Teens now have a clear choice for braces. If we think they’re right for you, you can get nearly invisible braces.
To be a candidate for clear barces, you must have lost all of your baby teeth and your second molars must be partially erupted.
Creating your aligners
We’ll take x-rays of your teeth and jaws, photos of your smile, and impressions of your teeth.
We’ll create a treatment plan and send it to the lab.
There, your information will be digitized into a 3-D model of your case, and your aligners will be fabricated. Each set is designed to gradually move your teeth into their proper positions.
The aligners also have a power ridge that, where needed, puts extra force on certain teeth to encourage necessary root movement.
You’ll wear each set of aligners for about three weeks, and then replace them with the next set in the series.
Treatment time varies, but most people receive 12 to 25 sets.
Easy to wear
The aligners have no metal, so they’re more comfortable than traditional braces. They can be taken out for eating, drinking, brushing, and flossing. You can wear them while playing sports, or brass or wind instruments. They are nearly invisible, so teens don’t have to be self-conscious about wearing metal braces. But, you must remember to wear them almost 24 hours a day.
Clear brases can be an easy way to get a straight, healthy smile. And a healthy smile can last a lifetime.
If you have facial swelling and are having difficulty breathing, call
911 or get to an emergency room right away.
A dental emergency is a condition that needs immediate treatment. Although most people would realize a broken or knocked-out tooth is a dental emergency, many don't realize that a toothache with severe pain and facial swelling may also require emergency treatment.
What are symptoms of a serious dental injury?
- Severe toothache and jaw pain
- Pain when chewing or experiencing a change in temperature
- Facial swelling
- Isolated bleeding from a particular area of the mouth
- A change in tooth color, which may take place over time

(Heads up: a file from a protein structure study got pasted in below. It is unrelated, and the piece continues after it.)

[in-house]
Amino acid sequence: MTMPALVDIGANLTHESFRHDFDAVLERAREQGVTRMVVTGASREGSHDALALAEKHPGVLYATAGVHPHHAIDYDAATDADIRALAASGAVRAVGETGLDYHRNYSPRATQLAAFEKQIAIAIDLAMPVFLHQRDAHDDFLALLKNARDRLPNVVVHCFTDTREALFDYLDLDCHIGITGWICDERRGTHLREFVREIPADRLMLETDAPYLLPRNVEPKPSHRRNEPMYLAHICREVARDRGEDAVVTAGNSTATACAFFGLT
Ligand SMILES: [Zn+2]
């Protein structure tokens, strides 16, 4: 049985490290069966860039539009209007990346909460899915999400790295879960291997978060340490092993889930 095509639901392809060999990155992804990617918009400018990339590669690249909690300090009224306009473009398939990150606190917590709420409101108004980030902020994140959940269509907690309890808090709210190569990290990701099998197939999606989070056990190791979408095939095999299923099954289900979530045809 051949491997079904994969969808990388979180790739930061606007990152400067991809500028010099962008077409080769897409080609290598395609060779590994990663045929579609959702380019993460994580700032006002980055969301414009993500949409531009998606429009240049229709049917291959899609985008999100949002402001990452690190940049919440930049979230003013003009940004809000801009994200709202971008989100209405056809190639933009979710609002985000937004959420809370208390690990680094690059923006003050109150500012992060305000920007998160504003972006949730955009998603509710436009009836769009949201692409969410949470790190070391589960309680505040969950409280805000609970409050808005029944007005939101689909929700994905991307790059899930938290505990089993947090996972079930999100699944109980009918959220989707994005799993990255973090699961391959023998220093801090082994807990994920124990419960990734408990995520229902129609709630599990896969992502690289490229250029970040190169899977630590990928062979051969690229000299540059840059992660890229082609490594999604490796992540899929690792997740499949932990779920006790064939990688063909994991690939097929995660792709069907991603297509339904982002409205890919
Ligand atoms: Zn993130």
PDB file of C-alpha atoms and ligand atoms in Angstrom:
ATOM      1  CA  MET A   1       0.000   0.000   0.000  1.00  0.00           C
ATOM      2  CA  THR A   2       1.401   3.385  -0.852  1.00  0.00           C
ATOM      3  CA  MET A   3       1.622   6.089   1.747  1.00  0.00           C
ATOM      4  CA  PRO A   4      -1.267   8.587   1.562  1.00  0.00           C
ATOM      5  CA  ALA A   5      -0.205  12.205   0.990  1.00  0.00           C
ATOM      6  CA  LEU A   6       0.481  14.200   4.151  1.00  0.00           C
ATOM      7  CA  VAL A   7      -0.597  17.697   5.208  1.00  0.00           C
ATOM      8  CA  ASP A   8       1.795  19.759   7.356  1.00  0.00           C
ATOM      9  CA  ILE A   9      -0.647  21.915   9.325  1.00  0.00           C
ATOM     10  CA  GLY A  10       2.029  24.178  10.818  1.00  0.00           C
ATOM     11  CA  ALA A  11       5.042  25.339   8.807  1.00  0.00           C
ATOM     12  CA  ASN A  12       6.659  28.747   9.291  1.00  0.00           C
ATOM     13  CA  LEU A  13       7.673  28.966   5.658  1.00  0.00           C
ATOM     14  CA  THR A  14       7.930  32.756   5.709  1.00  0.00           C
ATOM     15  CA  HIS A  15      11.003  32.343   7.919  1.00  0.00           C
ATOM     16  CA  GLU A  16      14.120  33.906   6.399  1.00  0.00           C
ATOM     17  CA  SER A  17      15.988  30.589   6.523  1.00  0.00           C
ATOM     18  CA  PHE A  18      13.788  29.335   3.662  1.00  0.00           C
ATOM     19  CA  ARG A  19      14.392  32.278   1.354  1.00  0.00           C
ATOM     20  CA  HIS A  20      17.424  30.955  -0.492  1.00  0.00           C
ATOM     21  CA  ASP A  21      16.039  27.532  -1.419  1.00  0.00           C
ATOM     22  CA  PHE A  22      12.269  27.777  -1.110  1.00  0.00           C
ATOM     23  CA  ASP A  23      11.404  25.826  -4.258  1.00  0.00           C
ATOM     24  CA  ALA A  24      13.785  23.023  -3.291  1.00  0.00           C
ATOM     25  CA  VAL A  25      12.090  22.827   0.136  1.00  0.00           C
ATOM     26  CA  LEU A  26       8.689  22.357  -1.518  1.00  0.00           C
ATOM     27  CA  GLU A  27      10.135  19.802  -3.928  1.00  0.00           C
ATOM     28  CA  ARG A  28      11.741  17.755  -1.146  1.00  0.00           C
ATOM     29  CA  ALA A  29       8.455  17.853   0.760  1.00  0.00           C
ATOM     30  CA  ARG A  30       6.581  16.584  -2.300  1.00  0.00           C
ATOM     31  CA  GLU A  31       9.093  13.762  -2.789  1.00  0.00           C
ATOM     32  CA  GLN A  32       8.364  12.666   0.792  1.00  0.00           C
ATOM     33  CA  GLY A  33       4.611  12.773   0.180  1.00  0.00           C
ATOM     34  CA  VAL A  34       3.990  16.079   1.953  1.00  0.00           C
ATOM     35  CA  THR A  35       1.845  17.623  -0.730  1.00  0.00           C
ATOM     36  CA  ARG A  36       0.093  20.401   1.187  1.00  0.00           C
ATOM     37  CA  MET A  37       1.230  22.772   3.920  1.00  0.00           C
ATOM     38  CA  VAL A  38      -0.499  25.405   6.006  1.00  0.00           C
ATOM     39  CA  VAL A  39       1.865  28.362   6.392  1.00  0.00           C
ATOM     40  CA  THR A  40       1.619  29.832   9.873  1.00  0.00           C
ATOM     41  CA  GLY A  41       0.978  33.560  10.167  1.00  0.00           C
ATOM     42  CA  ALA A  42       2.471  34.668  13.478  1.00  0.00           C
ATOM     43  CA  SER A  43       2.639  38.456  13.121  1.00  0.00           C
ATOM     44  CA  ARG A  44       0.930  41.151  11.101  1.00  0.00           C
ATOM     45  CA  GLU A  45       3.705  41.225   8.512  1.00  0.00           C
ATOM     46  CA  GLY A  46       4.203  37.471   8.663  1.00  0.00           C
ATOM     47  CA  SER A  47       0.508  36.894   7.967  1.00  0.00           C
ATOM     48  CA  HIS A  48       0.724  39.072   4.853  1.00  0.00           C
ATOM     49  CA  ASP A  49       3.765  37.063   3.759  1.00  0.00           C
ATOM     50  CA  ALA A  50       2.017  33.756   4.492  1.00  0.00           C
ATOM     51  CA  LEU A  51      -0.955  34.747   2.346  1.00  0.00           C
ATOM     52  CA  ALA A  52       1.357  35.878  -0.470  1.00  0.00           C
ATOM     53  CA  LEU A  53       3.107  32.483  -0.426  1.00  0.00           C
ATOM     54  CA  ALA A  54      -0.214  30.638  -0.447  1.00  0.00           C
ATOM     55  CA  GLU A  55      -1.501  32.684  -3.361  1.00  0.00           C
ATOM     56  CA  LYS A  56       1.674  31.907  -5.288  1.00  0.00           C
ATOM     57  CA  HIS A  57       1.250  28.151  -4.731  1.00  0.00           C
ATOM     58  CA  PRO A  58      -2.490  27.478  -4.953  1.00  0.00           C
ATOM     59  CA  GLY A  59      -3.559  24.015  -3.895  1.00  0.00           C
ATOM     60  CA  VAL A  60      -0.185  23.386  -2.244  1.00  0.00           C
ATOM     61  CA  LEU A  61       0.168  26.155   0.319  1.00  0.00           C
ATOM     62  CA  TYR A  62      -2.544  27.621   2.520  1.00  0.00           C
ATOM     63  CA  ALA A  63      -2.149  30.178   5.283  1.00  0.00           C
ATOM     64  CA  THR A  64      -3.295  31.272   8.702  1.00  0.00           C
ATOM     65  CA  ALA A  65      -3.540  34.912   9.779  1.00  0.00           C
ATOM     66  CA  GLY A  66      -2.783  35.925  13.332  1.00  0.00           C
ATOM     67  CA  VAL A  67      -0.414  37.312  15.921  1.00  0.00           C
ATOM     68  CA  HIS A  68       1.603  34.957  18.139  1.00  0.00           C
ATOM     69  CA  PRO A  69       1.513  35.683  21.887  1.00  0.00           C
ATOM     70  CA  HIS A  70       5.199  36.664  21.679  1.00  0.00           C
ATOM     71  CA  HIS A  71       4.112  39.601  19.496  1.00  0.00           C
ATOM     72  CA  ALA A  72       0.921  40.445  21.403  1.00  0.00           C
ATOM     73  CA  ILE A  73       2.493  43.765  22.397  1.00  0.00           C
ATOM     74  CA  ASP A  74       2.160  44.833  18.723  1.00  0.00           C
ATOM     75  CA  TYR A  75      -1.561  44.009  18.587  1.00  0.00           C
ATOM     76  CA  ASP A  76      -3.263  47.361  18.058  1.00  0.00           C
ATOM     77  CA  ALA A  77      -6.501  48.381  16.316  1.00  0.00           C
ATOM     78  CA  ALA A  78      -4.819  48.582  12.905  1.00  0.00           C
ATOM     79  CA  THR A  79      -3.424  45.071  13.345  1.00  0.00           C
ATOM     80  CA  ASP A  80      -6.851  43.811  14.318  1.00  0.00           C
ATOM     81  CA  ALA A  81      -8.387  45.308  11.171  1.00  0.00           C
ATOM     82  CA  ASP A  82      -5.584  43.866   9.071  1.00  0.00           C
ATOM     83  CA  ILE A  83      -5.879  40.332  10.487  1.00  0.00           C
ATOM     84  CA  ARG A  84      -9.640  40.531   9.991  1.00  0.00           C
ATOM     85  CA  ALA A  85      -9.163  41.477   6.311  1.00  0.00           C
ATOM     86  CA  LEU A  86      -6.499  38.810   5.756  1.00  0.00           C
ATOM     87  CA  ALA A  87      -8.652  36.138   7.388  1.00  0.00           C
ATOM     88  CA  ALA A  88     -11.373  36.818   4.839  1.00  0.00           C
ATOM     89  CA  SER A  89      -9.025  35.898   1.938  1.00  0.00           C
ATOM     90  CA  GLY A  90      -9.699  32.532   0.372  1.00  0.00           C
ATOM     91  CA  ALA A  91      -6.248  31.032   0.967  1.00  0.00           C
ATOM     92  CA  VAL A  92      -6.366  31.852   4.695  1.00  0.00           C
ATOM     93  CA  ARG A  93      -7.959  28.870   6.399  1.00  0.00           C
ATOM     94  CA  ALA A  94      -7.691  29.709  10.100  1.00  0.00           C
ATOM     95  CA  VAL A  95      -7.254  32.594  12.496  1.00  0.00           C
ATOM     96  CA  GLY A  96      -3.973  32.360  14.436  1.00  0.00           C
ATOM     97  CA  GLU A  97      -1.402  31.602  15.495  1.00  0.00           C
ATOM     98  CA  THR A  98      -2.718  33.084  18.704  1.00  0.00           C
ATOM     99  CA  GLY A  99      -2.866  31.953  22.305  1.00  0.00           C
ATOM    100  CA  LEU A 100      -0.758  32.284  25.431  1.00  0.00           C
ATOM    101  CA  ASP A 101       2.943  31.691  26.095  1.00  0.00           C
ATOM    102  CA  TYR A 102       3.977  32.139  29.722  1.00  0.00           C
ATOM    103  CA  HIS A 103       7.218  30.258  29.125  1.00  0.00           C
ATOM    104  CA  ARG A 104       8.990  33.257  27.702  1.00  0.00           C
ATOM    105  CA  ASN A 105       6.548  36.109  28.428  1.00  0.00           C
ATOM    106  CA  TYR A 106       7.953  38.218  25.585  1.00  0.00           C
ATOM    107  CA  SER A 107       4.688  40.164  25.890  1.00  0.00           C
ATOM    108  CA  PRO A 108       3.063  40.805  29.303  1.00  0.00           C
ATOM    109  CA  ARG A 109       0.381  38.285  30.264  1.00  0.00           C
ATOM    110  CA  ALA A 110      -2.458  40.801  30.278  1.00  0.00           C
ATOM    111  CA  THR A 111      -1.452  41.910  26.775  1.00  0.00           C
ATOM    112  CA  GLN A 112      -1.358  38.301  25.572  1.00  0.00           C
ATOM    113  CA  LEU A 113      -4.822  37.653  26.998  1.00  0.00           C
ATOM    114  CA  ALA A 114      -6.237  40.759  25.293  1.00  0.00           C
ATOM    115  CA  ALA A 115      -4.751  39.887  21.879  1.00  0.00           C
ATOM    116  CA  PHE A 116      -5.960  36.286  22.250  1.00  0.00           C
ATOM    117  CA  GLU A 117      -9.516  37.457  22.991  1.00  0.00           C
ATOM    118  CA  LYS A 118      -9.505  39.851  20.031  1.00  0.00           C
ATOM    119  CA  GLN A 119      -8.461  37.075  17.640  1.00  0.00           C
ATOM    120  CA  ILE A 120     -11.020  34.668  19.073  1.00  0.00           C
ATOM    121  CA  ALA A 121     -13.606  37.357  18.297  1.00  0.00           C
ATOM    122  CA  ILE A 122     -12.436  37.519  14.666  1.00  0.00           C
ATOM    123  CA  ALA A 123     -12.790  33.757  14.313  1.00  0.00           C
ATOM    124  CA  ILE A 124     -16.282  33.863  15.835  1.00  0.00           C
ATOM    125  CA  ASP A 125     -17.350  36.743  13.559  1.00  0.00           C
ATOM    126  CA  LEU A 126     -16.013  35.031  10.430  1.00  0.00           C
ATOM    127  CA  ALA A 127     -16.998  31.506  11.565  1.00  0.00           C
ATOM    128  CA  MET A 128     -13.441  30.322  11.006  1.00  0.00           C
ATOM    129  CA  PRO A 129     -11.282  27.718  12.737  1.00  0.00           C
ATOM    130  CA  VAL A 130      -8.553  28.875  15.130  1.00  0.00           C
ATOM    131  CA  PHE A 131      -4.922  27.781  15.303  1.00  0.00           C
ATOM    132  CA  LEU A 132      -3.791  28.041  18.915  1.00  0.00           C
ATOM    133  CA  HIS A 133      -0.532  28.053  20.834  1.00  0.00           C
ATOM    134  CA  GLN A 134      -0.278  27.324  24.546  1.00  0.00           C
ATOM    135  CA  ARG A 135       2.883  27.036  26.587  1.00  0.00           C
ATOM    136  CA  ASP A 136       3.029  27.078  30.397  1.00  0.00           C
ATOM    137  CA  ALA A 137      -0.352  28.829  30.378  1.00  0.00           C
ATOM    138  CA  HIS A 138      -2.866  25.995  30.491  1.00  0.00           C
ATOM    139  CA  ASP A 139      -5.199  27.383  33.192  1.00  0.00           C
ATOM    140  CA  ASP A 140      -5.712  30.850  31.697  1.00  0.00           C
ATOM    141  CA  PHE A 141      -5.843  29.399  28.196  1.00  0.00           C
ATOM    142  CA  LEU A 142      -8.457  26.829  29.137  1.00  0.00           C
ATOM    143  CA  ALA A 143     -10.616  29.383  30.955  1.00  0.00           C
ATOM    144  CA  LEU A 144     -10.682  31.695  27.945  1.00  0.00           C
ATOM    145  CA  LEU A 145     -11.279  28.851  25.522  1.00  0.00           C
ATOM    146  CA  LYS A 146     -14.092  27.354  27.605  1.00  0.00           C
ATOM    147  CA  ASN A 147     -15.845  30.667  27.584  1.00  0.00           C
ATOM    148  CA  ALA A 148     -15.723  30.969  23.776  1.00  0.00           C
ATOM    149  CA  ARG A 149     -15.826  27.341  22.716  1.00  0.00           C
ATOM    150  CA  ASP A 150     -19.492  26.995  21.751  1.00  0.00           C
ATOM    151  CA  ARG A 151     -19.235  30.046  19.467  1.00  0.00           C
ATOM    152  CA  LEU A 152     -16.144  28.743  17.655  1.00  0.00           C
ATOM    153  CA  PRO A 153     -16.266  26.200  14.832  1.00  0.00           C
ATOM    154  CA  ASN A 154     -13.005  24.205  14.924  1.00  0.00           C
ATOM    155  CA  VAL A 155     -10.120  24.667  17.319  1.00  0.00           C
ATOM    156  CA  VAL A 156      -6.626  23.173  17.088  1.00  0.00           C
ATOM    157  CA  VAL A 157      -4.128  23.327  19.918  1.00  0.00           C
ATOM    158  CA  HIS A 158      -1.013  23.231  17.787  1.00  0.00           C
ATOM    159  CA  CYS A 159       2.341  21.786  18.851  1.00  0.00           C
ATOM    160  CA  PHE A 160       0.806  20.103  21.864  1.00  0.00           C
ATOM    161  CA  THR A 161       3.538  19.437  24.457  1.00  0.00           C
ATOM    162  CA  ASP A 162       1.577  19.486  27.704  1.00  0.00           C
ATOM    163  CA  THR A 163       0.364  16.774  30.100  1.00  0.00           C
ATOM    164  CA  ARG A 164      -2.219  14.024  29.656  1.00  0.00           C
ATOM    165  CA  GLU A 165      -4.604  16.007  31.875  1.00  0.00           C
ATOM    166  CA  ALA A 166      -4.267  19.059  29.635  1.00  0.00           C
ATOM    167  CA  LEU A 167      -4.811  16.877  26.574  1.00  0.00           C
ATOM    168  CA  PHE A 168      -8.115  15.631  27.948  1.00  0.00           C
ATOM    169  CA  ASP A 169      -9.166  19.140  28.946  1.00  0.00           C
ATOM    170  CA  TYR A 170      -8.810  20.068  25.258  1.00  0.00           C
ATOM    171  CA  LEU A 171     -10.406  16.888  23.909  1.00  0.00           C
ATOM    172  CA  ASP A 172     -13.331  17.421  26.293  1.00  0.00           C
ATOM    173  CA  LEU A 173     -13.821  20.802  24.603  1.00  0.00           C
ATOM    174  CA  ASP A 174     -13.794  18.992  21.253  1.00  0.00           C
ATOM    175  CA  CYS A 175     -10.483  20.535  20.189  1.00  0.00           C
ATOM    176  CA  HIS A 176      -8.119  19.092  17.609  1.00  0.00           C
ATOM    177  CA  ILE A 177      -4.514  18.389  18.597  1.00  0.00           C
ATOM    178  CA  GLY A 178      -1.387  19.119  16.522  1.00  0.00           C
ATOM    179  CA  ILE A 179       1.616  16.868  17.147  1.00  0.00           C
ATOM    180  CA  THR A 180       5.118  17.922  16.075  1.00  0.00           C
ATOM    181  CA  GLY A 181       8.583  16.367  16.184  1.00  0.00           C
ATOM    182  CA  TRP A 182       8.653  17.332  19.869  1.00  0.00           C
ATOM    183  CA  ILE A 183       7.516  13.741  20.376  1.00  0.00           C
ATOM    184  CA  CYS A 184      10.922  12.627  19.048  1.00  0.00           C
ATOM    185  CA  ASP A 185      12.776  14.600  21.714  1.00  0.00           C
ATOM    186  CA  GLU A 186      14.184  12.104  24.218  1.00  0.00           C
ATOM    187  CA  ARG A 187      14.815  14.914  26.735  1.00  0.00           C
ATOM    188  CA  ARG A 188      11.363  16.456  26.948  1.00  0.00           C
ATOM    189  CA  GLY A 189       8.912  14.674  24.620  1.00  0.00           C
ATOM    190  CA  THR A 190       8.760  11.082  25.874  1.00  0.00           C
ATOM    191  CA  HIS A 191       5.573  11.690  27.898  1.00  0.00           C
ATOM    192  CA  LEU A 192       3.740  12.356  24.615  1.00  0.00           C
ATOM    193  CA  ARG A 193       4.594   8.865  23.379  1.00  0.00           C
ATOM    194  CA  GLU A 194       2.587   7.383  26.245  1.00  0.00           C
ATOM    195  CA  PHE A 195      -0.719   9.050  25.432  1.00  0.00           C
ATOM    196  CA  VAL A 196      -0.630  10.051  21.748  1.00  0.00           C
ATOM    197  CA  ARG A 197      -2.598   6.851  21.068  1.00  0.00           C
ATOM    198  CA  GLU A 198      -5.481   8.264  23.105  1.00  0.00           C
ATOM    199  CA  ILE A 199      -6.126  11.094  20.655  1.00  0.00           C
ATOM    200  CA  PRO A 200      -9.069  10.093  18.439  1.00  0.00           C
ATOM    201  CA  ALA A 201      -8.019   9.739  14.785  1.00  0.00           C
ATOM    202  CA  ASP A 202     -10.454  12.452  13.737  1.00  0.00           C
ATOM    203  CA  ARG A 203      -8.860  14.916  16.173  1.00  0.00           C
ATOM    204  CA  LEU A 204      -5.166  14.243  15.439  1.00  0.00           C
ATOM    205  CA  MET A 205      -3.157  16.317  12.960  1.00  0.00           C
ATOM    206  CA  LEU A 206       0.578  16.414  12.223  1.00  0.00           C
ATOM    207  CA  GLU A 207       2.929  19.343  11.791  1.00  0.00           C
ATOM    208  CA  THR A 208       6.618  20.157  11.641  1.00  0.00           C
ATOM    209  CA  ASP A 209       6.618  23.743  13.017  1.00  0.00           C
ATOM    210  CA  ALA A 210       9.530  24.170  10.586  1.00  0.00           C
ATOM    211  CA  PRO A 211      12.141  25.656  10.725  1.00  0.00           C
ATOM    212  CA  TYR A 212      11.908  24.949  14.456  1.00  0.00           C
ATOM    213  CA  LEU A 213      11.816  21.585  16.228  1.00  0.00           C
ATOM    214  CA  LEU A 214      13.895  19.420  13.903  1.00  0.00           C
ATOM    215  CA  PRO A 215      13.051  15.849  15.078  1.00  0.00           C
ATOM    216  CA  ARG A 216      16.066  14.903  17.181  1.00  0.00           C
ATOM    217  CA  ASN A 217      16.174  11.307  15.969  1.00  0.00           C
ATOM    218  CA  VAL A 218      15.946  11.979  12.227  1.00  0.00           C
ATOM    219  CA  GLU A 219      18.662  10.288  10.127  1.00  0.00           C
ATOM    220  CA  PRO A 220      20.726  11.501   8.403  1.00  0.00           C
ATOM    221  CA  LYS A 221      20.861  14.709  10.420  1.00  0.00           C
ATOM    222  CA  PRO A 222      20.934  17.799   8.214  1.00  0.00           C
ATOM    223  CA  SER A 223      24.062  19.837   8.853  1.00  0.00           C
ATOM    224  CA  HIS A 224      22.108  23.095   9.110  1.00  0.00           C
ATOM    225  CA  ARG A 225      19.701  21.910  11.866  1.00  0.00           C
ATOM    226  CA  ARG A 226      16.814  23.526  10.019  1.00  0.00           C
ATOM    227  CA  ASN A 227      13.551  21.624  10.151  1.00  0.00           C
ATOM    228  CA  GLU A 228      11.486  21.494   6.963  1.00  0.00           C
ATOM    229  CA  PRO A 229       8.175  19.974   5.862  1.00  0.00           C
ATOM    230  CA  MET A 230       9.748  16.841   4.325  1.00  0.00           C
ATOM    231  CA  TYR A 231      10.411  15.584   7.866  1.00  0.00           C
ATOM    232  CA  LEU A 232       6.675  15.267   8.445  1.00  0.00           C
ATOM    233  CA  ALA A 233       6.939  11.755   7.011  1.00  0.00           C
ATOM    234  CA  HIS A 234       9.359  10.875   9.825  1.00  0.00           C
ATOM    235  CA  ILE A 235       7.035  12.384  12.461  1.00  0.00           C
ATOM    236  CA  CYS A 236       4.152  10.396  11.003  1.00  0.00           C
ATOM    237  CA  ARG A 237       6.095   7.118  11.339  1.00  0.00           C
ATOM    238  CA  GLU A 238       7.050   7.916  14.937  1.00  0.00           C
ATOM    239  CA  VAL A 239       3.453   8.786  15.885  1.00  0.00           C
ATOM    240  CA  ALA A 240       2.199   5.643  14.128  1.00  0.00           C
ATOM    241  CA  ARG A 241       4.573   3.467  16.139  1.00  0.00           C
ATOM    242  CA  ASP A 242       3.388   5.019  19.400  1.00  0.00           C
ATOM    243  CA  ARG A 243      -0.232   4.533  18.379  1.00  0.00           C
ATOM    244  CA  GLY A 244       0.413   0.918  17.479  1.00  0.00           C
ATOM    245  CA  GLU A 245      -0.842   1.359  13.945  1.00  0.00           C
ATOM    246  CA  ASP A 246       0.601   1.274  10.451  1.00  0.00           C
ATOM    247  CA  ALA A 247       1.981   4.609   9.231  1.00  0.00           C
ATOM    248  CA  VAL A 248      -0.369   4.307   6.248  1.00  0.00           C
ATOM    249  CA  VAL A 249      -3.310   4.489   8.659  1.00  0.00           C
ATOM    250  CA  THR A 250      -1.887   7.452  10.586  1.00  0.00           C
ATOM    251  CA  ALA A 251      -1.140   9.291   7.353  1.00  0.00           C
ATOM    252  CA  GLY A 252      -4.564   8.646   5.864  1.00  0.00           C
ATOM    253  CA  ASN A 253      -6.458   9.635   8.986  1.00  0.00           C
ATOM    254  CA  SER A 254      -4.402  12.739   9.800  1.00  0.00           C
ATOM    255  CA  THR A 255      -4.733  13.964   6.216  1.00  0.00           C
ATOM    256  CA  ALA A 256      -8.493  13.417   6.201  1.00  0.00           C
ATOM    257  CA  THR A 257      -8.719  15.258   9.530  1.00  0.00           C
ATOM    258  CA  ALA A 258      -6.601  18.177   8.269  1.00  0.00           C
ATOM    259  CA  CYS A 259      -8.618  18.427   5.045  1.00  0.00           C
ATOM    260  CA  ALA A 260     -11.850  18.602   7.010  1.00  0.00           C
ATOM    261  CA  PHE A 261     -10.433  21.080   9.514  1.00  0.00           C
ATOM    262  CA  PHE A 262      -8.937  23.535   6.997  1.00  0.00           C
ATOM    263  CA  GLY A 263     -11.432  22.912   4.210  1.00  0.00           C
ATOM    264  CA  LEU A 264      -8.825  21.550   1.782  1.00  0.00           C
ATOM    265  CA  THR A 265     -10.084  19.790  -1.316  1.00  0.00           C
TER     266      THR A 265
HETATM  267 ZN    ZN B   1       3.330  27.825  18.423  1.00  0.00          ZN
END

- Obvious pus from infection around the gum area
- Difficulty breathing
When to go to the dentist immediately (serious emergencies)
Severe pain: Severe dental pain is a sure sign of injury or infection -- a signal telling you to see a dentist right away. The cause of severe pain in the mouth can be an injury, infection, abscess, broken tooth, or a reaction to recent dental work. In any of these cases, your dentist must assess whether you need antibiotics or other medication, and whether any dental procedures -- including root canal work -- need to be done right away.
Persistent bleeding: If your mouth won't stop bleeding even after applying pressure and cold compresses, see your dentist immediately. Persistent bleeding can lead to nausea and panic in children, and it generally signals a deeper wound or more complex injury.
Broken tooth: If you've fractured a tooth but haven't exposed the dentin (the more fragile inner layer of the tooth) and you're not in a lot of pain, you can wait a day or two to get to the dentist's office. But if the crack has gone deeper, reaching the underlying dentin or pulp, or second layer, you're likely to feel increasing pain and should see a dentist immediately. Dead pulp tissue quickly decays, causing serious abscess or infection. If the pulp, or nerve center of the tooth, isn't protected, it may mean root canal therapy is indicated to save the tooth.
Knocked-out tooth: Even if you've just fallen on your face or taken the brunt of a baseball bat, if you have dislodged a tooth, it's important to keep your wits about you. Whether or not your tooth will successfully be re-implanted is directly related to how quickly you're able to get to the dentist. When a tooth gets knocked out, find it immediately. If it's still in your mouth, be careful not to poke or push your other teeth -- you may unwittingly cause further damage to teeth that are loose or cracked but not dislodged. Be very careful to handle only the crown (the part of the tooth that is normally visible) and not the root (the part of the tooth usually hidden by the gum). Try to place it in a container of milk or a saline solution. If neither of these is on hand, you can tuck the knocked-out tooth between your cheek and gum (being careful not to swallow it) and transport it to the dentist that way.
Never scrub the tooth, because you may damage living root and connective tissue. A knocked-out tooth has the best odds of being re-implanted if you get to a dentist's office and have the tooth placed back in the socket within 30 minutes. Even if more time has elapsed, don't hesitate to see a dentist, because you may still be able to save the tooth.
Significant injuries to the cheeks, lip or tongue: Slight cuts from accidentally biting your tongue or cheek, or minor burns from gulping hot coffee or eating a baked potato or hot pizza before it cools are nothing to get excited about. You can simply rinse the injured area with warm water and keep it clean. But deeper cuts, tears, punctures, or burns should be treated right away in a hospital emergency room or urgent care clinic, as you may need stitches or further treatment. An emergency medical technician should immediately treat punctures or lacerations that have penetrated the mouth.